Mark Rosewater, head designer for Magic: The Gathering, defined three player archetypes back in 2002, and we figured it’d be fun to see how we can apply them to, not just board games, but your three beloved hosts. We look into what makes a Timmy, Tammy, Johnny, Jenny, or Spike tick, and try to find some board games each might like. Before we profile ourselves, we talk about FlickFleet, Québec, and Ra.
Author: Orange Tank
Inspired by BoardGameGeek’s new system for classifying board game mechanisms, we give our thoughts on the changes, as well as talk about classification in general. Somehow it always leads to heated discussions, whether it’s arguing what a Civilization game even is, or why we need classification at all. I’m sure we’ll all agree in the end. Before we taxi into taxonomy, we talk about Piepmatz, Era: Medieval Age, and Cursed Court.
Hello again, Germany! Well, we don’t actually ever go to Essen, but boy do we wish we could. There are always so many games that debut at Essen SPIEL that we wish we could play or buy … and this year is no exception! We’re counting down the games we would most anticipate getting our hands on if it weren’t so goshdarn far. Before we cast our minds across the Atlantic, we also talk about Irish Gauge, Heroes of Terrinoth, and Tapestry.
No, not that game. We’re talking about the life cycles of games, how we acquire them, how we end up moving on from them. Where do we generally get our games from, and how do we typically get rid of them? Things get a little bit existential before the end. Before we, blinking, step into the sun, we also talk about Eternal: Chronicles of the Throne, 18Lilliput, and Tonari.
Look, there’s only so much time in the day, so we don’t get to play every game we ought to. But some of those missed games hurt more than others, in fact, some of them are downright shameful. This week we’re counting down the top five games we’re ashamed that we haven’t played. Before we atone, we also talk about Kobayakawa, Taj Mahal, and Twilight Imperium (Fourth Edition).
Kellen’s back, which some might say is too many hosts – apt, because we’re an episode of extremes today. We’re talking about games that are too simple, too complex, too short, or too long, that might otherwise have been among our favourites. Before we venture outside the Goldilocks zone, we talk about Q.E., Cartographers, and City of the Big Shoulders.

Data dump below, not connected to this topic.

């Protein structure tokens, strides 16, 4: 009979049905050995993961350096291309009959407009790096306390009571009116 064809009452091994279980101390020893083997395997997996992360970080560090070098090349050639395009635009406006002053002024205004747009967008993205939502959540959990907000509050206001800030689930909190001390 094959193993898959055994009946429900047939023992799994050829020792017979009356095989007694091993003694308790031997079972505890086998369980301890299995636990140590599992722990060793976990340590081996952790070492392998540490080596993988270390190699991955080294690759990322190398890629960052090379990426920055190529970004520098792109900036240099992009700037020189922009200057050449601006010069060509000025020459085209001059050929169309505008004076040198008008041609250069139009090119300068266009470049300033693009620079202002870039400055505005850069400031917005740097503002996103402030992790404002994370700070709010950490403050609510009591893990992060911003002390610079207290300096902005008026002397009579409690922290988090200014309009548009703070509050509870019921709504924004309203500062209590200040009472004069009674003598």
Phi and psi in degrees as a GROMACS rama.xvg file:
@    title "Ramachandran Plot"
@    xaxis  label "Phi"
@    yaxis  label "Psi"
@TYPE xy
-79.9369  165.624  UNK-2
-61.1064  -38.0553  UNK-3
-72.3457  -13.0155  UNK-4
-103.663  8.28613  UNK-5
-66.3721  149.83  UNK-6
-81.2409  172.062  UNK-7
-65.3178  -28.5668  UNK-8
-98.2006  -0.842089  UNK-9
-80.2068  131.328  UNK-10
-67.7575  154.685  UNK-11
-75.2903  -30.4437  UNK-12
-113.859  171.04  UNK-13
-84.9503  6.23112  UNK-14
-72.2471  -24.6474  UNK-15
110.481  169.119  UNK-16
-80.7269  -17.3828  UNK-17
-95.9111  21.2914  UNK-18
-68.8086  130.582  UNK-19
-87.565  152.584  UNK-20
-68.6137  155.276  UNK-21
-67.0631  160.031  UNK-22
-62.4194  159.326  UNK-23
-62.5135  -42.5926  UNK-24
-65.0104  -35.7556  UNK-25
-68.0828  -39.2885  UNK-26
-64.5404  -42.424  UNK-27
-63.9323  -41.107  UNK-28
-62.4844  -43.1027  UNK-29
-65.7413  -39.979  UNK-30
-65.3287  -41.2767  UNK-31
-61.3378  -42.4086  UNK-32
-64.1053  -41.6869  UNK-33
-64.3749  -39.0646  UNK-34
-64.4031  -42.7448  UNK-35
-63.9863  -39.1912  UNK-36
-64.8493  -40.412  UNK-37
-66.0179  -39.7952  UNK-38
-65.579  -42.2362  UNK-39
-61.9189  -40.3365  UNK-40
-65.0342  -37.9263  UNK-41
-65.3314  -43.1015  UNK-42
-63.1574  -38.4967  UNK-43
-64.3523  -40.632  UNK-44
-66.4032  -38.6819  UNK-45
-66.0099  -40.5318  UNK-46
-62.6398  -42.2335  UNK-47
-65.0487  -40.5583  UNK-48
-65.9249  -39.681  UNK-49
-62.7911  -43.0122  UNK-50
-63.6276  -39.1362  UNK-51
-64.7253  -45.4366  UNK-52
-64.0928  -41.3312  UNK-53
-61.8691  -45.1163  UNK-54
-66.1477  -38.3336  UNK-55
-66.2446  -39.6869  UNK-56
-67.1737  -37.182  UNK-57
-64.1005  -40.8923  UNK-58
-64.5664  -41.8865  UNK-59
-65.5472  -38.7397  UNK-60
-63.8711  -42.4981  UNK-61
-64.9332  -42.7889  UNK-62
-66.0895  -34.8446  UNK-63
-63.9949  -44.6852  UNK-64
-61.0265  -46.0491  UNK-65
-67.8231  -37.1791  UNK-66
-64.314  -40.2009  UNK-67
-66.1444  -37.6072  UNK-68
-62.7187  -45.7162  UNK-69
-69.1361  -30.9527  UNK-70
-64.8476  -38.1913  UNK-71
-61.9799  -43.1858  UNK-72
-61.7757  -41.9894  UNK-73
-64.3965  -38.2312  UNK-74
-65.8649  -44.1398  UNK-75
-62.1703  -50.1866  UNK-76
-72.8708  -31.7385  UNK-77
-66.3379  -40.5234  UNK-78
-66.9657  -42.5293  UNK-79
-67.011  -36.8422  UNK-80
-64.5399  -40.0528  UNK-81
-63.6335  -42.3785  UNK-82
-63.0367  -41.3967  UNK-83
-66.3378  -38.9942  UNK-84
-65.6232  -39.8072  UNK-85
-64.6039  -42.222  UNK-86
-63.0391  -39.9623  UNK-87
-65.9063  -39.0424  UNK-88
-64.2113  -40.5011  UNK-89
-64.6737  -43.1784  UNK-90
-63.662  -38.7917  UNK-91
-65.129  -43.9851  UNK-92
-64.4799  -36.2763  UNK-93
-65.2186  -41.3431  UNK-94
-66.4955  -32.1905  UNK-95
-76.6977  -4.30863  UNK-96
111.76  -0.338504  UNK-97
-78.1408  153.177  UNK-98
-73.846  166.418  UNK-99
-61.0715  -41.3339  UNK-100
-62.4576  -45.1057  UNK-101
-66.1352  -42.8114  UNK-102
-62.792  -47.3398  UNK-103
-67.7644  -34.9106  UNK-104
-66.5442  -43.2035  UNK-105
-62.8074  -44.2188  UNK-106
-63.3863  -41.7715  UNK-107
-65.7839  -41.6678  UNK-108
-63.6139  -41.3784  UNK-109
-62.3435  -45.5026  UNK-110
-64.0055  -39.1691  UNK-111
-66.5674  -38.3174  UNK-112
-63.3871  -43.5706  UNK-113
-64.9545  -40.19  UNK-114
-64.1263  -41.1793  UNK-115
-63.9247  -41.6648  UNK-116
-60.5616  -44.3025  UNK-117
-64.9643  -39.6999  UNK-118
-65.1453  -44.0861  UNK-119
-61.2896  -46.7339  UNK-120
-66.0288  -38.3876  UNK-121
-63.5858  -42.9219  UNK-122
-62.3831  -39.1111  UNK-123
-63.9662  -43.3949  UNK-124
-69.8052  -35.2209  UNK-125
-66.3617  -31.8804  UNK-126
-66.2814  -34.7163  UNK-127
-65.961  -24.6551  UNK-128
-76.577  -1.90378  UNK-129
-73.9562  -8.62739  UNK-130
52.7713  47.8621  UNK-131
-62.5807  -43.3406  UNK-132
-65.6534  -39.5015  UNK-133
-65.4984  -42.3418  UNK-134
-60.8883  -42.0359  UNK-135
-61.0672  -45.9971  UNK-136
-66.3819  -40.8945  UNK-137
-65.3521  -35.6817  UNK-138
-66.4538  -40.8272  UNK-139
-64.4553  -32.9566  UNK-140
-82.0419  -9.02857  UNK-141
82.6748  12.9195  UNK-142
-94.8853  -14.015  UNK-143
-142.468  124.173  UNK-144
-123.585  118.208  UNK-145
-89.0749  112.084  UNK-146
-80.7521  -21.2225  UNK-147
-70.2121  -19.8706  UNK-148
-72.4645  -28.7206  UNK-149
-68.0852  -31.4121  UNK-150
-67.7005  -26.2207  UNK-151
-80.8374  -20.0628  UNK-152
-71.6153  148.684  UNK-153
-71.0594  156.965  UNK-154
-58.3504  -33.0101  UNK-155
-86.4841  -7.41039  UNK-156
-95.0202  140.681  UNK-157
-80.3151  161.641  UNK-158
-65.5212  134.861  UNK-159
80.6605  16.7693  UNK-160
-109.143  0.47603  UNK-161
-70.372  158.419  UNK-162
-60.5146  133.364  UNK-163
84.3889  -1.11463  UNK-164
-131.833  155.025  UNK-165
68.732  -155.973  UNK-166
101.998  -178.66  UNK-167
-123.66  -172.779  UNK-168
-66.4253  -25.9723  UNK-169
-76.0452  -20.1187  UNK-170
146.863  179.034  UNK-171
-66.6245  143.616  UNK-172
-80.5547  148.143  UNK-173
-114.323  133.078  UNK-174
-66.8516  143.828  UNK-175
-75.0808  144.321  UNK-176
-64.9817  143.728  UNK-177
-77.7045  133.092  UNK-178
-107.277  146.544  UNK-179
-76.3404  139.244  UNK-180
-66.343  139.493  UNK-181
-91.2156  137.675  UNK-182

Kellen graces us with his absence, which means it’s time for Mark and Neilan to start talking numbers. Specifically, player numbers. We’re talking about optimal player counts for games, whether games ever mean what they recommend on the box, and how well they scale to various player counts. Before we count to ten, we talk about Vindication, Royal Palace, Throw Throw Burrito, and Pipeline.
We’re running components through our fingers this week, because we’re ranking our favourite games that require dexterity. Whether it’s flicking, stacking, or balancing, dexterity games tend to offer a respite from brain burning crunchiness, and a chance to exercise actual muscles. Before our hands tremble, we talk about The Wizard Always Wins, Genoa, and Paku Paku.
We just flew in from Indianapolis, and boy are our arms tired! From carrying all these games. But, more than the games, it’s the people you meet that make the memories, so we’re recovering from a very long weekend at Gen Con by telling some of our favourite little stories from the floor. Before we revisit our weekend, we talk about Tuki, God of War: The Card Game, and Wits & Wagers Vegas.
Our trilogy of Gen Con podcasts concludes with one last foray between the sheets! Join us on the floor in room [redacted] one last time, for our thoughts from day three. We talk about Sanctum, Potemkin Empire, MegaCity: Oceania, and Aegean Sea.